1. Position your bin or construct your heap in the shade, so that your compost doesn’t dry out.
2. Place a layer of straw or twigs at the base of your bin to aerate the bottom of the heap.
3. Place a layer of fresh grass clippings on top.
4. Add a layer of manure.
5. Water till moist (not saturated).
6. Progressively add layers of greens, browns and manure. (You need roughly four parts green to one part brown).
7. Gradually build up the compost this way, the thinner the layers the better.
8. Add water as you go. Remember to keep it moist, not saturated.
9. Keep layering until about one metre high.
10. Finish off with a final layer of straw.
11. Cover the compost heap to keep the moisture in. Some old carpet, cardboard or shade-cloth will do nicely.
12. Turn the compost regularly – every few days.
13. Water it if it gets dry.
14. You should have compost in about six to eight weeks (the time taken for the compost to break down will depend on how thick and woody the materials are.).

Composting tips

  • Try to keep the material as fine as possible.
  • If you have a compost bin, you can build it up over a period of time. By the time the bin is full, you should have ready compost at the bottom of the bin.
  • Lift up the bin and dig the decomposed material out from the bottom, then replace the bin over the rest of the heap. Keep filling from the top.
  • Barrels produce compost more quickly because they are easier to turn.
  • Your compost heap should get very warm, maybe even hot. This is normal.
  • You can use meat and processed food, but this could attract vermin.
  • Citrus fruits and onions take a long time to break down, but can be used if they are chopped finely.
  • Adding soil to your compost heap will slow the composting process down and is best avoided.
  • If your compost smells, it is probably too wet. Add dry material and turn your heap.
  • Use your compost generously on all types of plants.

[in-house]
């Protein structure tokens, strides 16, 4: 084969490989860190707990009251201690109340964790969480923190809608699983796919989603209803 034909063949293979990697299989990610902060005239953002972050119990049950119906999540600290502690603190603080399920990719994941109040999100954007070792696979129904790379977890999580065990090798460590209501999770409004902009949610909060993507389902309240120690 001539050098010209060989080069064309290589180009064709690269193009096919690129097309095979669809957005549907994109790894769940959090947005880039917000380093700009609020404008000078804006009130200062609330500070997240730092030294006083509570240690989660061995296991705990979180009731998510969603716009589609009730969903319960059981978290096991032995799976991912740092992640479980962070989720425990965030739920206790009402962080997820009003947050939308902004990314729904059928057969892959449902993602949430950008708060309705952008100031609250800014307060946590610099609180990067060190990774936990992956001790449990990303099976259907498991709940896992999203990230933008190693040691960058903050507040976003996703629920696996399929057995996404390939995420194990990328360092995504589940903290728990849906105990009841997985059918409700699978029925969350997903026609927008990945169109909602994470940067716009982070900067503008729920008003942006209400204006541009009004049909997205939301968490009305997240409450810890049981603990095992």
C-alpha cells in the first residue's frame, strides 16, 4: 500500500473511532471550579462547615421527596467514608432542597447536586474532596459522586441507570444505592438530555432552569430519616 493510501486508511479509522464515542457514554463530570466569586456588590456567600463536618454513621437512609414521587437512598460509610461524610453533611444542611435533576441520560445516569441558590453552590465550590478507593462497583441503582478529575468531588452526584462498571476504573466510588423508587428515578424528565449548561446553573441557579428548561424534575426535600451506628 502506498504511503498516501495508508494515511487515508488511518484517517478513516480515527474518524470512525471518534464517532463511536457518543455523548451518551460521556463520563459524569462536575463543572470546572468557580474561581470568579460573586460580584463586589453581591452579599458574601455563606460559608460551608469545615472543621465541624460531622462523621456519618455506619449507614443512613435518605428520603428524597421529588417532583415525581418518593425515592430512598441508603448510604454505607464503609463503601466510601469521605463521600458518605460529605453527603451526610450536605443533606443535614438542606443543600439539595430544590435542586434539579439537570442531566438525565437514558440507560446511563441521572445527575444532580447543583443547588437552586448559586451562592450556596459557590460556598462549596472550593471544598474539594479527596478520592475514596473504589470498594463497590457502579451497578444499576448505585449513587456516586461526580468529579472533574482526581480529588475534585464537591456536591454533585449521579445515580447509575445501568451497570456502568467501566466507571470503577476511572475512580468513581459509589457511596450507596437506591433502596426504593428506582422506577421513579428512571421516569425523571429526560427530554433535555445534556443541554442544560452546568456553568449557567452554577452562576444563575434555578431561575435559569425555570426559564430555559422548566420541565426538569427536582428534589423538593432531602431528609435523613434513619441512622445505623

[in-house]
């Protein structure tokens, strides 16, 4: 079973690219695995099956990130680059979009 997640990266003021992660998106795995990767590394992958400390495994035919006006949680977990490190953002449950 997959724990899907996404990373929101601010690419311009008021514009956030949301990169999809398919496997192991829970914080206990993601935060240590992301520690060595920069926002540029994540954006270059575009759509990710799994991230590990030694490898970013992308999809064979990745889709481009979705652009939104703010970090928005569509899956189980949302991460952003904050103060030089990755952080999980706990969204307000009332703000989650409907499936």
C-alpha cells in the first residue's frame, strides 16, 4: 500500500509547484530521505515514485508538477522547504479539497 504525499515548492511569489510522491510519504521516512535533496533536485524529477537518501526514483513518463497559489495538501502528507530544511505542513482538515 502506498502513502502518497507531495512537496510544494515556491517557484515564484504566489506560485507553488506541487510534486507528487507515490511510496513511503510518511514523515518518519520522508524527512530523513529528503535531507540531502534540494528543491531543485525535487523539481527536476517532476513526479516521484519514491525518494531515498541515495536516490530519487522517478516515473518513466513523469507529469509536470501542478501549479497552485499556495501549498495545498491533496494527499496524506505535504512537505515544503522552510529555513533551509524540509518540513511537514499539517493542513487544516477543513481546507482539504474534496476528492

Where to get help

  • Community or local garden groups
  • Horticultural Therapy Association of Victoria Tel. (03) 9836 1128
  • Cultivating Community Tel. (03) 9429 3084
  • Department of Health Victoria, Prevention and Population Health.

Things to remember

  • By putting your kitchen scraps and garden waste into your compost heap you can create a sustainable, low-cost source of nutrients for your garden.
  • To make compost you need browns, greens, water, air and time.
  • The finer the material you add to your heap, the sooner it will break down into compost.
References

More information

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This page has been produced in consultation with and approved by: Horticultural Therapy Association Vic.

Last updated: August 2014

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Content on this website is provided for education and information purposes only. Information about a therapy, service, product or treatment does not imply endorsement and is not intended to replace advice from your doctor or other registered health professional. Content has been prepared for Victorian residents and wider Australian audiences, and was accurate at the time of publication. Readers should note that, over time, currency and completeness of the information may change. All users are urged to always seek advice from a registered health care professional for diagnosis and answers to their medical questions.